“Any detail of the rules or setting left unexplained has been left that way because it’s not important to the character of the setting, and the GM should interpret it however s/he feels will distribute maximum fun.” – Zak S, Vornheim: The Complete City Kit
Vornheim – the Complete City Kit is the subject of this review; it’s a GM’s guide to running Vornheim, or any other fantasy city, on the fly. Where Ptolus attempts to document everything you would need as GM up front, and rely on you reading the necessary chapters before a session, Vornheim assumes you create the city as you go – once something has been determined, it is recorded, and stays that way from then on; but until it has been determined, no-one (including the GM) knows what it is.
In my current circumstances – busy job, family, commute etc. – the Vornheim approach suits me better.
What’s in the Book
- A map of the area surrounding Vornheim in Zak’s baroque, and for me faintly disturbing, graphical style. There are capsule descriptions of other points of interest on the map; cities, undead trees (maybe), a battle endlessly frozen in time.
- A gazetteer of some places in Vornheim. Note that the places are generally not critical to the city, so can be added and dropped as needed. Some places, like the Palace Massive, have labelled diagrams.
- Oddities of the city. The gardens, slow pets (including flail snails), granary cats, bizarre festivals, snakes whose skins are books, unusual creatures, superstitions.
- Detailed locations – i.e., mapped with keys and details of inhabitants. The House of the Medusa; the Immortal Zoo of Ping Feng; the Library of Zorlac.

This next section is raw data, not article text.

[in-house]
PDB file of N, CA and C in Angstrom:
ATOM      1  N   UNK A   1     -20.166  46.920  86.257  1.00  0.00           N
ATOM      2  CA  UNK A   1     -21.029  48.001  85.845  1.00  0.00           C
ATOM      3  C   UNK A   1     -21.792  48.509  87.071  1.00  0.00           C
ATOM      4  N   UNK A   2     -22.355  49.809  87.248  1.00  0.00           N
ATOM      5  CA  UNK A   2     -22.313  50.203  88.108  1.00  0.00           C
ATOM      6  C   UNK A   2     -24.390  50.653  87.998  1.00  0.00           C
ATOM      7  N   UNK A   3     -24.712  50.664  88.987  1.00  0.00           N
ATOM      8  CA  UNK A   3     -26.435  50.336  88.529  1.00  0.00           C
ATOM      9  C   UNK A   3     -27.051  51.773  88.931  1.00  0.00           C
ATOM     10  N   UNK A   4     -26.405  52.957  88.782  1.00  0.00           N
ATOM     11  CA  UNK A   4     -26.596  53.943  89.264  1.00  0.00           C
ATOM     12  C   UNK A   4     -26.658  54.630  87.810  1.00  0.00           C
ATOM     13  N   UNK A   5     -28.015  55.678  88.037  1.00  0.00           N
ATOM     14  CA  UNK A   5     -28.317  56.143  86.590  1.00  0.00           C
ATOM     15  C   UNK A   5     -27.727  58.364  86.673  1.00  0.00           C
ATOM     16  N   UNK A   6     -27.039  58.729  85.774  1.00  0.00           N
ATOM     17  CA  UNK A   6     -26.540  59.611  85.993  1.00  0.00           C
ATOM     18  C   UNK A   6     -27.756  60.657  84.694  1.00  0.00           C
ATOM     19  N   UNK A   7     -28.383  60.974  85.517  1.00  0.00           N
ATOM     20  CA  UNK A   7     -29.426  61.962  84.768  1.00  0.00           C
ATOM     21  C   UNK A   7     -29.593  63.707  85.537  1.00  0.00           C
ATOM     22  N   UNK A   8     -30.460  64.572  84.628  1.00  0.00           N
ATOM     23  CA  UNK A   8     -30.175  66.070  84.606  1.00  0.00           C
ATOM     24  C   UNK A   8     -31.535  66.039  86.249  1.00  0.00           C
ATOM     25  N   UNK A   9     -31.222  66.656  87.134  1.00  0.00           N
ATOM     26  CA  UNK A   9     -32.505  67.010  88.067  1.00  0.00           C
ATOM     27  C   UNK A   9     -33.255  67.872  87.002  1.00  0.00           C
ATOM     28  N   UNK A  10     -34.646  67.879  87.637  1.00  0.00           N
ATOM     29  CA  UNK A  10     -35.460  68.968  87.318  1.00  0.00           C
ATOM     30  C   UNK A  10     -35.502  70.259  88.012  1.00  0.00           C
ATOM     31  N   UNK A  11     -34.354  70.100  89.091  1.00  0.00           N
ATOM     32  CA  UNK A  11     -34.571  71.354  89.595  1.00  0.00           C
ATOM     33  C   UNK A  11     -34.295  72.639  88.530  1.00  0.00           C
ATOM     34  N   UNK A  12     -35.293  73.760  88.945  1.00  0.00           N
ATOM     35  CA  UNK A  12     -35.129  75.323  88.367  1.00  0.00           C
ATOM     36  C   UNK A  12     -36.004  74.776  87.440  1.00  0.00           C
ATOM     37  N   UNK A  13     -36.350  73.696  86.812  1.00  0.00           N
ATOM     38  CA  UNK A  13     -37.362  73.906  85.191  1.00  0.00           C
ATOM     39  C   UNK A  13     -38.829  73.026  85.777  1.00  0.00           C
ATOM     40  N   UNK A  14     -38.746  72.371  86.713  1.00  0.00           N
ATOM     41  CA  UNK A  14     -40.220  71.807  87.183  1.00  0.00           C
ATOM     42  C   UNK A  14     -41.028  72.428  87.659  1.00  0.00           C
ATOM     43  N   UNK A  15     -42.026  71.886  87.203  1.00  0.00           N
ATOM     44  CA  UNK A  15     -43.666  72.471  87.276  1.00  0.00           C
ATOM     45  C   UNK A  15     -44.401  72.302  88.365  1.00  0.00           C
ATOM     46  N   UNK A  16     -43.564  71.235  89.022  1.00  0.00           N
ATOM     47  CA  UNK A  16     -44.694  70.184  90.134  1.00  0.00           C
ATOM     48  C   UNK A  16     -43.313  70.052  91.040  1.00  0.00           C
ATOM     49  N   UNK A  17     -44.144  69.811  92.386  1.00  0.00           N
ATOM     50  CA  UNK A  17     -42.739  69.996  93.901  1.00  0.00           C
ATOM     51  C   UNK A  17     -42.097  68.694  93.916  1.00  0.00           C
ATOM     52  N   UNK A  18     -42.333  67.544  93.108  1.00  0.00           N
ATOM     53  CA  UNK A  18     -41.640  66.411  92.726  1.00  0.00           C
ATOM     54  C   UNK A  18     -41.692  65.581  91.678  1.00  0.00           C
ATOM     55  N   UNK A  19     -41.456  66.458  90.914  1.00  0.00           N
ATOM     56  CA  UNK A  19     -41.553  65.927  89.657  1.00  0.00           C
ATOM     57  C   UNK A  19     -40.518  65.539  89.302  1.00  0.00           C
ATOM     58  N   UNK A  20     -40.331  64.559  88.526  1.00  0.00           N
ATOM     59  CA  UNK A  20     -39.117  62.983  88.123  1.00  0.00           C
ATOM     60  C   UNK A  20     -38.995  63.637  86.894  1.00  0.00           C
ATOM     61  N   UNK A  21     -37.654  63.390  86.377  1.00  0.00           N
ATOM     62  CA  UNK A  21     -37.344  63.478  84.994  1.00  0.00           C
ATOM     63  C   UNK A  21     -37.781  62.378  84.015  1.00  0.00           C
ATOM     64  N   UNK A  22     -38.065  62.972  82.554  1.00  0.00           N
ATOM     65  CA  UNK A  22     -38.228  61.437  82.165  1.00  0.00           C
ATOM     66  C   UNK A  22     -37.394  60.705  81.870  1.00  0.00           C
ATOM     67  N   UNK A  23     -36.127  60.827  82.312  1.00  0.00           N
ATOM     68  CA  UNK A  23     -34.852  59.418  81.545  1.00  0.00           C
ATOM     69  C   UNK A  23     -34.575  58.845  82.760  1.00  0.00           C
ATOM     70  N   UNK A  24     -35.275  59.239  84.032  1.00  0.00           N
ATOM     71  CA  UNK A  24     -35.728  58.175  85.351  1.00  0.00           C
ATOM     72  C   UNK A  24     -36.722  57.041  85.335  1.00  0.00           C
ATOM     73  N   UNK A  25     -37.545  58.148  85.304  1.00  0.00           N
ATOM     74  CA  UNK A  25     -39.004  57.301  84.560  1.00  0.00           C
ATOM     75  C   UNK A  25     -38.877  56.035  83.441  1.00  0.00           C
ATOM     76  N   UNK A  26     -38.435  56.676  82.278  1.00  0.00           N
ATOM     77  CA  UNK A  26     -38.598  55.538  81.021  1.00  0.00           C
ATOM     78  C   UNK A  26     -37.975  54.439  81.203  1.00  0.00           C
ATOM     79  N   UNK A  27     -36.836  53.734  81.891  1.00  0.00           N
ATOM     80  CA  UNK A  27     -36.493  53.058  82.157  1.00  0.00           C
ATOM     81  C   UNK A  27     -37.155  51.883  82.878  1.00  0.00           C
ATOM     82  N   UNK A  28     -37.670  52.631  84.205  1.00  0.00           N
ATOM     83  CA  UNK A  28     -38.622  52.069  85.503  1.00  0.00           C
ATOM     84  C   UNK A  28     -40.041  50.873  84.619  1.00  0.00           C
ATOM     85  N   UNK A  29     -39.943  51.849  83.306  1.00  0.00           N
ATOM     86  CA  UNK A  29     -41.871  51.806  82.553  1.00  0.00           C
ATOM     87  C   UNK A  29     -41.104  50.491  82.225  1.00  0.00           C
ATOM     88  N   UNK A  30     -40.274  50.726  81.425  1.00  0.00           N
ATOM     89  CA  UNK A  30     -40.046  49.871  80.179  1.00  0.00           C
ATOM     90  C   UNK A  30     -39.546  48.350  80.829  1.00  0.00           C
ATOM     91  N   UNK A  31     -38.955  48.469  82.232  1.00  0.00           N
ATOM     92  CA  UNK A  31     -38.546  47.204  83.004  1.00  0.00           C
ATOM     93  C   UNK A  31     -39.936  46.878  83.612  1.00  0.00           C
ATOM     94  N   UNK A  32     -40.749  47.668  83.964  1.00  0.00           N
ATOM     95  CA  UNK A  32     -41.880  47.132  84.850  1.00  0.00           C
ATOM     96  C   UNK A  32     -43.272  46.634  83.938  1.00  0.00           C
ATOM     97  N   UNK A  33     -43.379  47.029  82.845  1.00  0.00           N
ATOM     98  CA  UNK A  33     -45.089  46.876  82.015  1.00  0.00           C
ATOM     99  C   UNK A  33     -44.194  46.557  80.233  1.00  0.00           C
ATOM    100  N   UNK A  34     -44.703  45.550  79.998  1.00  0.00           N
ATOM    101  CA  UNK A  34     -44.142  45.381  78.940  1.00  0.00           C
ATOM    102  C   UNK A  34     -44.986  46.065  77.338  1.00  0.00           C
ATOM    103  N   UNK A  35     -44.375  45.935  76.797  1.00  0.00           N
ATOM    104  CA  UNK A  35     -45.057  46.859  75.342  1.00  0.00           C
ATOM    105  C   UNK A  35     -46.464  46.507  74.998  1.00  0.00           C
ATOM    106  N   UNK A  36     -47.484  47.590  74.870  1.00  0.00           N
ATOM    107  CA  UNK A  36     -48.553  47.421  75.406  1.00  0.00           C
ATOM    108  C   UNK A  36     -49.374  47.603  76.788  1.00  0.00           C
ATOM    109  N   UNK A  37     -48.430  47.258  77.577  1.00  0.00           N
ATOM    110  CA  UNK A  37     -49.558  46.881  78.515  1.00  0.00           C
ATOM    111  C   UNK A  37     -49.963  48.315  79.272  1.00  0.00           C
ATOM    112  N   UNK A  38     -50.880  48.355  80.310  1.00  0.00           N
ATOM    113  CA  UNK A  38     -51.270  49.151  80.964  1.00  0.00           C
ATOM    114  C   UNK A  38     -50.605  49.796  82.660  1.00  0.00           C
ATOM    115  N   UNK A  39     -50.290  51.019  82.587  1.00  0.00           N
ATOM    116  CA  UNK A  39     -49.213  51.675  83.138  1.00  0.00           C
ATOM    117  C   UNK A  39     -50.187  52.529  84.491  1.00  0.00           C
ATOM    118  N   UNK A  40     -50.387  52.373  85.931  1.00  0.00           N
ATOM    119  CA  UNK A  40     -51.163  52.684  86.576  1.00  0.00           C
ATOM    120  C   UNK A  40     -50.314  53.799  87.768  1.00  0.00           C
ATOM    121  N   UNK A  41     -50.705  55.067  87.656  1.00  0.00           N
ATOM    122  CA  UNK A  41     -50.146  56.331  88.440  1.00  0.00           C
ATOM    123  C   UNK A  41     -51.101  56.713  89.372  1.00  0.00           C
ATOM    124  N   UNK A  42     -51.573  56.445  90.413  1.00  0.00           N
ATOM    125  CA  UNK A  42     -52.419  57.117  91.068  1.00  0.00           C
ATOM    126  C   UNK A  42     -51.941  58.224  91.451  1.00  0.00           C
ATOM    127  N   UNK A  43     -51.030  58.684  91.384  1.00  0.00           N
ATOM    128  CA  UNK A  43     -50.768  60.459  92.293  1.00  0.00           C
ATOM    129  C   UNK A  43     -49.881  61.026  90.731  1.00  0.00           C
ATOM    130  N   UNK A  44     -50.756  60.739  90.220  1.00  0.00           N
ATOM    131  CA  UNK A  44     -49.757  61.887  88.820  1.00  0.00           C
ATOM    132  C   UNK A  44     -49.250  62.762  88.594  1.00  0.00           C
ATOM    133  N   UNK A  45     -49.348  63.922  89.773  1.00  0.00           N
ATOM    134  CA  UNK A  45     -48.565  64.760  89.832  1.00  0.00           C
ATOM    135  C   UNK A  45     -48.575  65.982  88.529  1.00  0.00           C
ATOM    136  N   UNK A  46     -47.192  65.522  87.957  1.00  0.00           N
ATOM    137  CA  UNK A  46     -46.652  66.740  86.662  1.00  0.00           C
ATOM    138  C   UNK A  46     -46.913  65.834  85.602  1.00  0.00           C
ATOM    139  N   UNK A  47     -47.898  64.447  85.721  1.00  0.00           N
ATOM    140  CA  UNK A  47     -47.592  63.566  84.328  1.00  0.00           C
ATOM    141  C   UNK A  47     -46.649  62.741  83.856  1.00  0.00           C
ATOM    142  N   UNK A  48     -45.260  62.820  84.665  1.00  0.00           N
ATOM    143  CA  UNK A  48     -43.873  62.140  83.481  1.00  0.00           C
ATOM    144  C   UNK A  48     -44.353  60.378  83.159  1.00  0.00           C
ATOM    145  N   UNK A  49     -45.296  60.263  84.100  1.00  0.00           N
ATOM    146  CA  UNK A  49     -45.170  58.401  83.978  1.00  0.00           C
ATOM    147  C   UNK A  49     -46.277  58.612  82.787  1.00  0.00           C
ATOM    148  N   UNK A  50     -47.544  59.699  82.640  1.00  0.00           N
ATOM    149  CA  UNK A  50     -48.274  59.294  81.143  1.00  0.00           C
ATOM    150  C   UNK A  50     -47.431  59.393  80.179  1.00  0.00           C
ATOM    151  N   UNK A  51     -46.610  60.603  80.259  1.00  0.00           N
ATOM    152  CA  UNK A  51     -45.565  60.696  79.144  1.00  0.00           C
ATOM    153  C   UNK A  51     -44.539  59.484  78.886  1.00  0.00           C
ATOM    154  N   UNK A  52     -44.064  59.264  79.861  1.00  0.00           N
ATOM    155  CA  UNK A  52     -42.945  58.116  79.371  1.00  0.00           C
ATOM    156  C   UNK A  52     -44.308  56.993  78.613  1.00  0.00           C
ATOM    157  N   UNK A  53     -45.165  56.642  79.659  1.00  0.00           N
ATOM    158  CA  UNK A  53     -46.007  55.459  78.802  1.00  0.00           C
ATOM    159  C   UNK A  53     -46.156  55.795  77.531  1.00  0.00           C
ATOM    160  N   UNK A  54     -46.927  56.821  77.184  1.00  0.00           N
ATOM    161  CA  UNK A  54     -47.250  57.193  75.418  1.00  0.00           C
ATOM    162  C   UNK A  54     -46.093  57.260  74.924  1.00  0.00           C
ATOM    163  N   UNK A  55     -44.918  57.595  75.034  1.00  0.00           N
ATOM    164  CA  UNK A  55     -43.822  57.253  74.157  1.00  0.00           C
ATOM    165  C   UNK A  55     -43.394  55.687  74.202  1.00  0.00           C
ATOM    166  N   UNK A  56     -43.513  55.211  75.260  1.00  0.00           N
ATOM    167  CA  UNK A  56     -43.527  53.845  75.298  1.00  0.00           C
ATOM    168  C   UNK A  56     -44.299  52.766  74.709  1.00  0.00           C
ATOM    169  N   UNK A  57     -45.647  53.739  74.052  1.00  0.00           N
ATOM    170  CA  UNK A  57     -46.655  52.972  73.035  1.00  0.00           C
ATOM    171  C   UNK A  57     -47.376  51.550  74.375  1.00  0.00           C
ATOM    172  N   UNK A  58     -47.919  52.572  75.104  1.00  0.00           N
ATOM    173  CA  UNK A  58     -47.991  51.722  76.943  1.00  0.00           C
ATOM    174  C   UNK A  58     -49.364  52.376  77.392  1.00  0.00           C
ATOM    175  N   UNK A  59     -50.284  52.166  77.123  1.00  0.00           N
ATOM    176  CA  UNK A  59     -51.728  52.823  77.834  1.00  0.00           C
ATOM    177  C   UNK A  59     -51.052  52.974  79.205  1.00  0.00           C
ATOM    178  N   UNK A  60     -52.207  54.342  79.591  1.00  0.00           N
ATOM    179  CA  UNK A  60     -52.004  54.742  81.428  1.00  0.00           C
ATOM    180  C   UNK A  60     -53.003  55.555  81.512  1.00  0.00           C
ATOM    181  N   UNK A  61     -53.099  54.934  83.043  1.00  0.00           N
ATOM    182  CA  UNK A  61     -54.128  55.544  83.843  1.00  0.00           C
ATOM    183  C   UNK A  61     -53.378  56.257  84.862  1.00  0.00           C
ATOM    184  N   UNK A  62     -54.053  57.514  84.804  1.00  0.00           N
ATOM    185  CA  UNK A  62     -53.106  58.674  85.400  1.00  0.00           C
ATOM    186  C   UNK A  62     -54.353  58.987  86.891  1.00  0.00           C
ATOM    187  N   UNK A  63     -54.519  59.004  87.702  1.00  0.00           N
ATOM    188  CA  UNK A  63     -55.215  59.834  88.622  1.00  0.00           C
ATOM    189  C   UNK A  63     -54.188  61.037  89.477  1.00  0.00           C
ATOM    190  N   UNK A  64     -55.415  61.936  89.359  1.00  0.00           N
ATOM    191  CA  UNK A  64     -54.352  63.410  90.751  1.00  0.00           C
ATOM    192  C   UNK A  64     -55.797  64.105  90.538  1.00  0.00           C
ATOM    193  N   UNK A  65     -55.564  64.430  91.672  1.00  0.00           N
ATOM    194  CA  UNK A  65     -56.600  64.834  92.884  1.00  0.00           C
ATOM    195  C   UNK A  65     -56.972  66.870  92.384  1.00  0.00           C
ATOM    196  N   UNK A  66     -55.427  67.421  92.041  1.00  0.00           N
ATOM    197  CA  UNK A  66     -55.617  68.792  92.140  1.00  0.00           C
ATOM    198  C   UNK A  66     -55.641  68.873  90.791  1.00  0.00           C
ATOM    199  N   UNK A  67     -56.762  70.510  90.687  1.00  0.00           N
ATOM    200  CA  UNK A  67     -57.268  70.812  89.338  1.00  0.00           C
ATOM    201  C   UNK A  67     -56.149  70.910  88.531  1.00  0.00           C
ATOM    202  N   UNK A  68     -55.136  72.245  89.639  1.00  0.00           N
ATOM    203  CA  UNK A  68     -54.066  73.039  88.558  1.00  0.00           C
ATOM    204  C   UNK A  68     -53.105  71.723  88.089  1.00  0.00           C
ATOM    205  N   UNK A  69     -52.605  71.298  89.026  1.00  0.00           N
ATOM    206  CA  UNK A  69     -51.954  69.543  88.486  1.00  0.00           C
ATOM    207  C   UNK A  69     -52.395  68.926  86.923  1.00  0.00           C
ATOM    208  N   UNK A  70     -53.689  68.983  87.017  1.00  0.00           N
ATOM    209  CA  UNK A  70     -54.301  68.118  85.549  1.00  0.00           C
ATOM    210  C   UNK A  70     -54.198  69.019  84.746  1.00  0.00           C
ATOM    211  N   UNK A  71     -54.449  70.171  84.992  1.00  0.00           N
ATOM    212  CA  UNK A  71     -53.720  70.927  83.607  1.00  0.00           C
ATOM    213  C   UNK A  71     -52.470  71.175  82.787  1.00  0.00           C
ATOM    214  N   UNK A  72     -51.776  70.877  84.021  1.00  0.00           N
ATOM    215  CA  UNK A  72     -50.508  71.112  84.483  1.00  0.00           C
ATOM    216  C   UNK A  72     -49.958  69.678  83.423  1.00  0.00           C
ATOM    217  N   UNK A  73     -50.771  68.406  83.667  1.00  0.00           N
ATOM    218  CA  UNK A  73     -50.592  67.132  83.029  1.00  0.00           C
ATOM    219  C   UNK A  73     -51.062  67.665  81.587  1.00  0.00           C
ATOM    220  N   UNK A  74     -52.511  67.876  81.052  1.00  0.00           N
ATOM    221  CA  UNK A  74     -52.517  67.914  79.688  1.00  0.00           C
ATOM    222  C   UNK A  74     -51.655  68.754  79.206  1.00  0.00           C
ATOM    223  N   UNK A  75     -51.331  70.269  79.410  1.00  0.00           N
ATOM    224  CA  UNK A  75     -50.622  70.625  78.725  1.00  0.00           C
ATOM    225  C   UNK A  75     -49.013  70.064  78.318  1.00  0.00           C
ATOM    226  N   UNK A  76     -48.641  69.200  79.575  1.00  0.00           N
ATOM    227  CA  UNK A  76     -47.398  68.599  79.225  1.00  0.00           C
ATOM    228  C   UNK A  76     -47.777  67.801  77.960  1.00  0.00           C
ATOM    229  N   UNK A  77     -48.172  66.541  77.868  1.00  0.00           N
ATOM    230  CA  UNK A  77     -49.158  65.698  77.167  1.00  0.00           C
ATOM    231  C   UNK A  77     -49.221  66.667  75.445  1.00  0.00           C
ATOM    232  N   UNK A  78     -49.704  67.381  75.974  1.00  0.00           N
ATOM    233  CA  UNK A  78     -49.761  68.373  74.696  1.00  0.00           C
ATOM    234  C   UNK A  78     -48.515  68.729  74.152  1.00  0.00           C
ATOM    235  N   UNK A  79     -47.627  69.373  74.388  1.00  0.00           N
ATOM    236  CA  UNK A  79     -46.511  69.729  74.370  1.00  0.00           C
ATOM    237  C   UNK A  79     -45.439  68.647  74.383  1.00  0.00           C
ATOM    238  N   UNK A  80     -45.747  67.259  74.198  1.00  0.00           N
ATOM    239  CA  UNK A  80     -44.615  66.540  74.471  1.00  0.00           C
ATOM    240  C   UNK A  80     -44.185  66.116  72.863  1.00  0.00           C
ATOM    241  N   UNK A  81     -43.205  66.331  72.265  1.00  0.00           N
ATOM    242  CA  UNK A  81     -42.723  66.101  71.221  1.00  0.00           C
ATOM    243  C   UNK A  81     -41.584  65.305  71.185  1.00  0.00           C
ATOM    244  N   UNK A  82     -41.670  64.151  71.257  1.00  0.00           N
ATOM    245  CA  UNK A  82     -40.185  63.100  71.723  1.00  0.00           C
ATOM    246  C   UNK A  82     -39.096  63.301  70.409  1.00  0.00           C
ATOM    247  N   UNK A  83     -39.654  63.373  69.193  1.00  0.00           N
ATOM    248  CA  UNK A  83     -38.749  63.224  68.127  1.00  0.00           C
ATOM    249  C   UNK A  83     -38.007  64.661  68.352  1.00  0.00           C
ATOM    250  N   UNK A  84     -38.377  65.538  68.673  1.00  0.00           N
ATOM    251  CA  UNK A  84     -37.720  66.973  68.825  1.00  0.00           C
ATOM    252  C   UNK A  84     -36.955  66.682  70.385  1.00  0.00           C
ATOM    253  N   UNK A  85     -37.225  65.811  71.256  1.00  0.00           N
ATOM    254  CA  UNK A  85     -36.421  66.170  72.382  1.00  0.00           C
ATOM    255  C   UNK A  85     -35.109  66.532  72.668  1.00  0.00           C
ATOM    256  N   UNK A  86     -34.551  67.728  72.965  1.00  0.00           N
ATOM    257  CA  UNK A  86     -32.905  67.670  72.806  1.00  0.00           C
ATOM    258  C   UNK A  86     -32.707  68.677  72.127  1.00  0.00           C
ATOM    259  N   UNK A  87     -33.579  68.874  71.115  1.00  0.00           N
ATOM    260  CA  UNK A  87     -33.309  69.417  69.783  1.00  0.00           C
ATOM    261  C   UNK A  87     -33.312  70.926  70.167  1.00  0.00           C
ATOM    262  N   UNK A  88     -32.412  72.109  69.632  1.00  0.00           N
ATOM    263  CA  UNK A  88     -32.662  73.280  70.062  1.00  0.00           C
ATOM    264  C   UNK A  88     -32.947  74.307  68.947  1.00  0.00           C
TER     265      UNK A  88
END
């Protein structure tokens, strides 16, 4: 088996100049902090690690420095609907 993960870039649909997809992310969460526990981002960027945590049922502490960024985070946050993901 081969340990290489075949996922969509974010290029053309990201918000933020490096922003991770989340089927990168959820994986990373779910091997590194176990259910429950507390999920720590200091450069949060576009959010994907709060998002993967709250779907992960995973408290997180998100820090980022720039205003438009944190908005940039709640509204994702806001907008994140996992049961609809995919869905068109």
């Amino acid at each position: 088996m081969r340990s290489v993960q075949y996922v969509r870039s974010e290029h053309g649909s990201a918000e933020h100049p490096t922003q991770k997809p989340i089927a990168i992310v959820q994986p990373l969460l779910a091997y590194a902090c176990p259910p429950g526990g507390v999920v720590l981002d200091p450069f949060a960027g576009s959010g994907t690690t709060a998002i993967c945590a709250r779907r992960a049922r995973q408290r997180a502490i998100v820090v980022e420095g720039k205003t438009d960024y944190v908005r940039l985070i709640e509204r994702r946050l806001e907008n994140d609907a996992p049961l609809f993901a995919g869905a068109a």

- Commentaries on Vornheim from Zak’s regular players.
- Diagram of a typical Vornheim tower. Most buildings in the city are improbably tall for a mediaeval setting.
- The famous Urbancrawl rules, explaining how to generate city districts and building layouts on the fly.
- The law and punishments in Vornheim. These interact with the superstitions to explain, for example, why humorous methods of execution are favoured.
- Contacts – how many each PC knows, what sort of people they are and what they know.
- Optional rules for chases, searching libraries and item costs.
- Advice for the GM on open-ended city adventures.
- God’s Chess – using chess or other games to generate campaign background. Zak suggests playing the game, but there are enough writeups of chess games available that one wouldn’t have to, unless one enjoys chess for its own sake as well.
- Random tables. Lots and lots of random tables. They generate aristocrats, books, city NPCs (I was tempted to say “ordinary” or “normal”, but neither is really true), shopkeepers, relationships between NPCs, encounters in the city, fortunes told to the PCs, things found when PCs search bodies, legal situations, unexpected magical effects, taverns, common buildings and encounter hooks therein. The author recommends that when one entry is used, it is crossed off, and replaced by a new one.
- A table for converting statblocks between different editions of D&D
- Charts for determining things at random by rolling dice actually on the chart – the end position of the die is read off against marks on the edges.
- Recommended reading – works chosen in Zak’s usual eclectic style.
Zak’s imagination is like Mervyn Peake on LSD, and he always has new angles on things, ones worth reading even if I usually don’t adopt many of them. He relies heavily on random tables (fair enough) and sometimes on physically throwing dice on a chart.
My favourite parts are…
- The Urbancrawl rules
- The superstitions
- Snakes as books